The State charged Fodrini with one count of promoting child pornography in the second degree, in violation of Section 573.035 RSMo 2000 (Cum. Supp. 2009), [2] and twenty-four counts of possession of child pornography, in violation of Section 573.037 RSMo 2000 (Cum. Supp. 2013). A bench trial was held. The State presented evidence that the purpose of the Ares program is to download and share files with other Ares users. Once Ares is installed, files downloaded through the program are automatically transferred to a "shared" folder on the user's desktop and, by default, are made available to other Ares users to download. Although the user has the option to change the default settings to prevent file sharing, in this case, Fodrini did not change the settings, which made the files in his "shared" folder available to other Ares users, and allowed Sergeant Kavanaugh to access and download the images of child pornography. By contrast, Fodrini's theory of defense was that he was unaware of Ares's default settings or that it was a file-sharing program, and, therefore, he could not have knowingly provided child pornography to Sergeant Kavanaugh.[3]

         Prior to entering judgment, the circuit court asked the parties for additional briefing to address the issue of "how the use of a peer-to-peer file sharing network in this particular case complies with promoting, possession with intent to promote, and/or to promote child pornography." After the parties submitted their briefs, the circuit court found Fodrini guilty on all counts. At the sentencing hearing, the circuit court stated, "The facts in the trial were thin on promoting but . . . it was resolved by reference to case law and statute." The circuit court sentenced Fodrini to concurrent terms of one year imprisonment for promoting child pornography, and ten years' imprisonment for each count of possession of child pornography. This appeal follows.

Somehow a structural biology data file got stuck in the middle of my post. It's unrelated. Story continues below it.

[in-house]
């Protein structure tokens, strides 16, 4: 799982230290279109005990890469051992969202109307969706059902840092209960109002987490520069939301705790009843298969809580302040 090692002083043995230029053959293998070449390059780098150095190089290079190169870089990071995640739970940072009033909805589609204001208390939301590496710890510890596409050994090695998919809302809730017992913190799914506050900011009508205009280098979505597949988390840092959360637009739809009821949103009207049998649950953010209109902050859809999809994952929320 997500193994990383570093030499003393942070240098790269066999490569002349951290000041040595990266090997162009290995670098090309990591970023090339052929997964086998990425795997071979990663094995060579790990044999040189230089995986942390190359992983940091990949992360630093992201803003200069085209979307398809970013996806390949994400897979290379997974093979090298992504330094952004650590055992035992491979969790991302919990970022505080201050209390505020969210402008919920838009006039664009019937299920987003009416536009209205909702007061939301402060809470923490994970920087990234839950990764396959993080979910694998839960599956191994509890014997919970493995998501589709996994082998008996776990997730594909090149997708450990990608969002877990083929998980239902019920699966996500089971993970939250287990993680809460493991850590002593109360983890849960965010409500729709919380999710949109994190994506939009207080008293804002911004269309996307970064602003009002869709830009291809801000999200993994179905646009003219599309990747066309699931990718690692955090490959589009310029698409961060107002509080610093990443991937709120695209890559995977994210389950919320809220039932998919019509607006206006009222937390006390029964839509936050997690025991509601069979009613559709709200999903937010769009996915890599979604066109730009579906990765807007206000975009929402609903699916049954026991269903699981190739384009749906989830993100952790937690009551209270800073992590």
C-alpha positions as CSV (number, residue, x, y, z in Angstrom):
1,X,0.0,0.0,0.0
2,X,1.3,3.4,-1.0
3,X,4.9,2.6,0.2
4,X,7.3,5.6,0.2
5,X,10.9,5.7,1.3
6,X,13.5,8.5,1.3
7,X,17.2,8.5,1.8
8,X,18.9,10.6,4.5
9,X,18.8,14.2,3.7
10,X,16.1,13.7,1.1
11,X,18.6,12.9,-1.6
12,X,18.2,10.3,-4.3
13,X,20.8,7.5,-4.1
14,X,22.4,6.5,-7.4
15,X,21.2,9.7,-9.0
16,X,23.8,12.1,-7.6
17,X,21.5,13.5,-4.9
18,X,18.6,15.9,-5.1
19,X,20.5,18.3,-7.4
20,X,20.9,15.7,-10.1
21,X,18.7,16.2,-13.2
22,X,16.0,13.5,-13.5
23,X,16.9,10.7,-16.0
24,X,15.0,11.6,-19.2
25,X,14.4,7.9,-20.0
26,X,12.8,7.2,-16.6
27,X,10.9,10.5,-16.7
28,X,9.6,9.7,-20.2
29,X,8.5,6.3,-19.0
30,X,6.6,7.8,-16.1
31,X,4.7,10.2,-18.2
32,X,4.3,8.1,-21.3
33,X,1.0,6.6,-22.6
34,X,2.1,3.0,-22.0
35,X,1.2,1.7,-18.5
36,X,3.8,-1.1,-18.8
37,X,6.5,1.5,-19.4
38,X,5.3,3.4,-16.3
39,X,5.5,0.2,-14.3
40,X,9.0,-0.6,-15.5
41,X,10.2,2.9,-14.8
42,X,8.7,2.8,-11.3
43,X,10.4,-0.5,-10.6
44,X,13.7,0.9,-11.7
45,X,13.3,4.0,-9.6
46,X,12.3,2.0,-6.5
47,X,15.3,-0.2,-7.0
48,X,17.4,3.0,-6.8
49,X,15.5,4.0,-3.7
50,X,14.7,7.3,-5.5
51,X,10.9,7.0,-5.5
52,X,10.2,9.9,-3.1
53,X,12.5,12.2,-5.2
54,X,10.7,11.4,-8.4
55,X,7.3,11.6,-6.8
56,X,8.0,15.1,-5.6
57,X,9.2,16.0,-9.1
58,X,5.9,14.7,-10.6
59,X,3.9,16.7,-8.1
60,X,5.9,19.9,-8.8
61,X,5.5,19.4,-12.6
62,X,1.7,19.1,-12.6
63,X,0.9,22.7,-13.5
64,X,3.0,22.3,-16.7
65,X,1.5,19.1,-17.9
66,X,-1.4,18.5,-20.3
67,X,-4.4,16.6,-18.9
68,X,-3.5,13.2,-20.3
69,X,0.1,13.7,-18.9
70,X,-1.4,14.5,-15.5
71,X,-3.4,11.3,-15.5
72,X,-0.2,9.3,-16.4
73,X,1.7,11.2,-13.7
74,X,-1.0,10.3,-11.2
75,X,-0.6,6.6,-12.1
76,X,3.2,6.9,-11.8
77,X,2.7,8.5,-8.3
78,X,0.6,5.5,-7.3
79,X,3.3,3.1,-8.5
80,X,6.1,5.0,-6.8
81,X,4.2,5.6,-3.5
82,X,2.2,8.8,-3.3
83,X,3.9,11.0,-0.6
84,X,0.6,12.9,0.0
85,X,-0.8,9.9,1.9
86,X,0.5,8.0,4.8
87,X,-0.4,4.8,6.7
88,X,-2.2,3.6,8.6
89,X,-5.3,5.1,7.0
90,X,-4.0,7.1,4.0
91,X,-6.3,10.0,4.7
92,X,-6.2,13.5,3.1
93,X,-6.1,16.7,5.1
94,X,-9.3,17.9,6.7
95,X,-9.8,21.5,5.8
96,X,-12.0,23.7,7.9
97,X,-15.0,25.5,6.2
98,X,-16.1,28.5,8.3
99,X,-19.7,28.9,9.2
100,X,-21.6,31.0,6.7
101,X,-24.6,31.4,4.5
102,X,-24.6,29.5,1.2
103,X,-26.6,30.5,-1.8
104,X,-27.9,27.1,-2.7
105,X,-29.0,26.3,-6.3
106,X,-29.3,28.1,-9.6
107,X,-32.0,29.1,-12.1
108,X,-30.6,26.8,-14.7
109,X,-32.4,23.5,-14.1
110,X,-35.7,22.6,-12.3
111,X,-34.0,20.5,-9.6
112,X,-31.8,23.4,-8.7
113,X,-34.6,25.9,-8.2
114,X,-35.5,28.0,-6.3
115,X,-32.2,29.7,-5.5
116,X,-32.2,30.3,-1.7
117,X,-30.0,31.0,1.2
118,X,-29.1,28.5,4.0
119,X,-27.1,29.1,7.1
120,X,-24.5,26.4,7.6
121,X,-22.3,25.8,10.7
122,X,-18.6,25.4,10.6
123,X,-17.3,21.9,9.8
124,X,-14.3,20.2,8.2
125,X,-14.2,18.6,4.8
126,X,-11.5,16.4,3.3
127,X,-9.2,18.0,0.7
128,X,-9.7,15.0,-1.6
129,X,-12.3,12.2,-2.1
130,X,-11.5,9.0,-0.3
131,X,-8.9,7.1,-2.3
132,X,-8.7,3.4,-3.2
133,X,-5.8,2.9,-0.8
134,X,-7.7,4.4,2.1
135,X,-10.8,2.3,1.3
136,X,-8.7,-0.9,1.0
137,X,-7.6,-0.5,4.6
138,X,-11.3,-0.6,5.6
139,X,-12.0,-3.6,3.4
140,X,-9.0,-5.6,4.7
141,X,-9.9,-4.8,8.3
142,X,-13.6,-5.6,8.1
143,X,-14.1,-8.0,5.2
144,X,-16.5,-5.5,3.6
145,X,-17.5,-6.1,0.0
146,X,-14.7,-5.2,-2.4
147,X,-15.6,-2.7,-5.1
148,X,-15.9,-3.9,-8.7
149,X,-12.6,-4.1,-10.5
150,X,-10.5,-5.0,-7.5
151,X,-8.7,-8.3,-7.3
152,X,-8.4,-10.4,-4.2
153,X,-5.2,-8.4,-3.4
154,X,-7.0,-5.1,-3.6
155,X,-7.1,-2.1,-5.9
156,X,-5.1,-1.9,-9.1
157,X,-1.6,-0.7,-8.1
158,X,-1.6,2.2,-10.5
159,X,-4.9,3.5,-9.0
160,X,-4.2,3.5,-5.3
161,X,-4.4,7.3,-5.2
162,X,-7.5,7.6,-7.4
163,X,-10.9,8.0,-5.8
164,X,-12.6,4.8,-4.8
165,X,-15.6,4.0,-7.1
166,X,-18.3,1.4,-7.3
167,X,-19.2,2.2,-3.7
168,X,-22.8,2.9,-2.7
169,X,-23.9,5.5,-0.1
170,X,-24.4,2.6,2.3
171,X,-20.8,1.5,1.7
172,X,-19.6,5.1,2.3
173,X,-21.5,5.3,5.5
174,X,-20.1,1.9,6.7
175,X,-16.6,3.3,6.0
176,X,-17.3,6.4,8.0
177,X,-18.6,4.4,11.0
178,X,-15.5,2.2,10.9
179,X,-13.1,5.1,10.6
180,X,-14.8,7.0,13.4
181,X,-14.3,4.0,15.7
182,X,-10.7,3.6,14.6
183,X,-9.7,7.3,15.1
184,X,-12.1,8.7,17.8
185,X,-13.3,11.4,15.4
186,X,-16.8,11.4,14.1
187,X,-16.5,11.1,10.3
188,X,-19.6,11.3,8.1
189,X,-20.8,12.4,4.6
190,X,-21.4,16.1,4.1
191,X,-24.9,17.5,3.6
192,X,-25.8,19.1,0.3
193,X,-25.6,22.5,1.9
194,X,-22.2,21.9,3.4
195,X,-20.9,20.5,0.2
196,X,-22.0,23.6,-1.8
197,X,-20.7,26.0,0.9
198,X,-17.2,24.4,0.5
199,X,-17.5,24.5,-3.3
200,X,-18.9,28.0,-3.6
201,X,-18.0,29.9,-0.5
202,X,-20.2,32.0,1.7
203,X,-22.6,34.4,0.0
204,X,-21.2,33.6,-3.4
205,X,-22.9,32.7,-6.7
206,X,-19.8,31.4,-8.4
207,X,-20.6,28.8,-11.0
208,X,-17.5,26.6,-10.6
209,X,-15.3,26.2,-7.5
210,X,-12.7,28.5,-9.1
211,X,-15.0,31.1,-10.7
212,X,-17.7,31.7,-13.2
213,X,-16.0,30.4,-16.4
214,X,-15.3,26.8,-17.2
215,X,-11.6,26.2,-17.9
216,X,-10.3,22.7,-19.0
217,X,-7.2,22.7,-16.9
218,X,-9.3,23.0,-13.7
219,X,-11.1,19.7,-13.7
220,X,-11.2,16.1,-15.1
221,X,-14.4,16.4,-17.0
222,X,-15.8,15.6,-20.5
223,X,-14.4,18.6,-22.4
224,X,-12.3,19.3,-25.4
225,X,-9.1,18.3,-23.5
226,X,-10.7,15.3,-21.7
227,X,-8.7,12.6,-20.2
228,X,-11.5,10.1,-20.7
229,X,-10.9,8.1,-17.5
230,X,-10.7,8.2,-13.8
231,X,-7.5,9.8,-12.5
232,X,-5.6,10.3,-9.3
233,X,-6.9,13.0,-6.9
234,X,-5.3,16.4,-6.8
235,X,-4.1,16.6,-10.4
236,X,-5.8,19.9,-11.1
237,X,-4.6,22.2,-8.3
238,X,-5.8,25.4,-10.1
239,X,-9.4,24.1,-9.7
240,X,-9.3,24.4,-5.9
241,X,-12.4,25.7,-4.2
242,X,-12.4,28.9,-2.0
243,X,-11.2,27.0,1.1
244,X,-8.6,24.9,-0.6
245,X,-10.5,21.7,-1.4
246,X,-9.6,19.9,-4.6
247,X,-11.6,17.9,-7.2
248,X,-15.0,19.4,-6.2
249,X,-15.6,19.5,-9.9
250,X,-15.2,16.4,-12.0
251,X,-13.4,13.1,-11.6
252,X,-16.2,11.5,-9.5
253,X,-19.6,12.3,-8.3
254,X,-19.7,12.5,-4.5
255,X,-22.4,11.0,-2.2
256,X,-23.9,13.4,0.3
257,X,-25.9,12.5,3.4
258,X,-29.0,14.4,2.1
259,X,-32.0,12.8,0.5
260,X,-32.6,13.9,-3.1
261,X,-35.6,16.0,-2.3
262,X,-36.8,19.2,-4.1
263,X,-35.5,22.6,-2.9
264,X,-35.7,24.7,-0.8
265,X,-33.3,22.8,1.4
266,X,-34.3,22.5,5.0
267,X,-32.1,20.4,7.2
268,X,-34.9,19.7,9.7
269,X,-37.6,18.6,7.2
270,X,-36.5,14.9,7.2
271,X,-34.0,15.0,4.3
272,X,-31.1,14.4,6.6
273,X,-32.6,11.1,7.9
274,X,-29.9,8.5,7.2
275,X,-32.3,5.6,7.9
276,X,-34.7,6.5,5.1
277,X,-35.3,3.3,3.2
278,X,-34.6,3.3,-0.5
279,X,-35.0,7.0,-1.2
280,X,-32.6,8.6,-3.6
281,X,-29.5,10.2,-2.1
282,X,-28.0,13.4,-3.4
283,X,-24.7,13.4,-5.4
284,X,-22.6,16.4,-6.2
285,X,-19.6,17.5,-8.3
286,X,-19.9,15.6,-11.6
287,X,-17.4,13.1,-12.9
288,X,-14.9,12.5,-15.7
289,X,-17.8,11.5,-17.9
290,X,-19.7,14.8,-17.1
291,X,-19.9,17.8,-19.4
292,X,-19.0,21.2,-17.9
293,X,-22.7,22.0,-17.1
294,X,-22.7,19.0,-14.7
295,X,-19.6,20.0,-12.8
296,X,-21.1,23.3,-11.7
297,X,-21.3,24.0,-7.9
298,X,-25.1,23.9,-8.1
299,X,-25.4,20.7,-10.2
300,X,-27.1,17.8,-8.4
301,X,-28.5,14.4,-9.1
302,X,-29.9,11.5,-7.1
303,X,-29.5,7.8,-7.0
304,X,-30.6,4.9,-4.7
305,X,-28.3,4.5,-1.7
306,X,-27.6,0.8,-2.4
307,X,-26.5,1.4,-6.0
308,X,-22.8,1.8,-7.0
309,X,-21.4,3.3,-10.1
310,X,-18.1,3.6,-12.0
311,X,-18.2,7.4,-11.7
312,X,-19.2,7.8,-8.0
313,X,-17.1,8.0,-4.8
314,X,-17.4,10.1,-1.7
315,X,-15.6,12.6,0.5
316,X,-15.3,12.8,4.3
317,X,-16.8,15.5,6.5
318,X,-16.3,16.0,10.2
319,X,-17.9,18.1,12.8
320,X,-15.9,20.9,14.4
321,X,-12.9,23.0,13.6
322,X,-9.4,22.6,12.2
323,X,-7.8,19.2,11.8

Standard of Review

         In reviewing the sufficiency of the evidence in a court-tried case, an appellate court's role is limited to determining whether the State presented sufficient evidence from which a trier of fact could have reasonably found the defendant guilty. State v. Brooks, 446 S.W.3d 673, 674 (Mo. banc 2014). This Court accepts as true all evidence favorable to the State, including all favorable inferences drawn therefrom, and disregards all evidence and inferences to the contrary. State v. Wurtzberger, 265 S.W.3d 329, 335 (Mo. App. E.D. 2008). Circumstantial evidence is given the same weight as direct evidence in considering the sufficiency of the evidence. State v. Cerna, 522 S.W.3d 373, 378 (Mo. App. E.D. 2017).

         "When reviewing the sufficiency of evidence supporting a criminal conviction, the Court does not act as a 'super juror' with veto powers, but gives great deference to the trier of fact." State v. Nash, 339 S.W.3d 500, 509 (Mo. banc 2011) (quoting State v. Chaney, 967 S.W.2d 47, 52 (Mo. banc 1998)). Further, "this Court will not weigh the evidence anew since 'the fact-finder may believe all, some, or none of the testimony of a witness when considered with the facts, circumstances and other testimony in the ...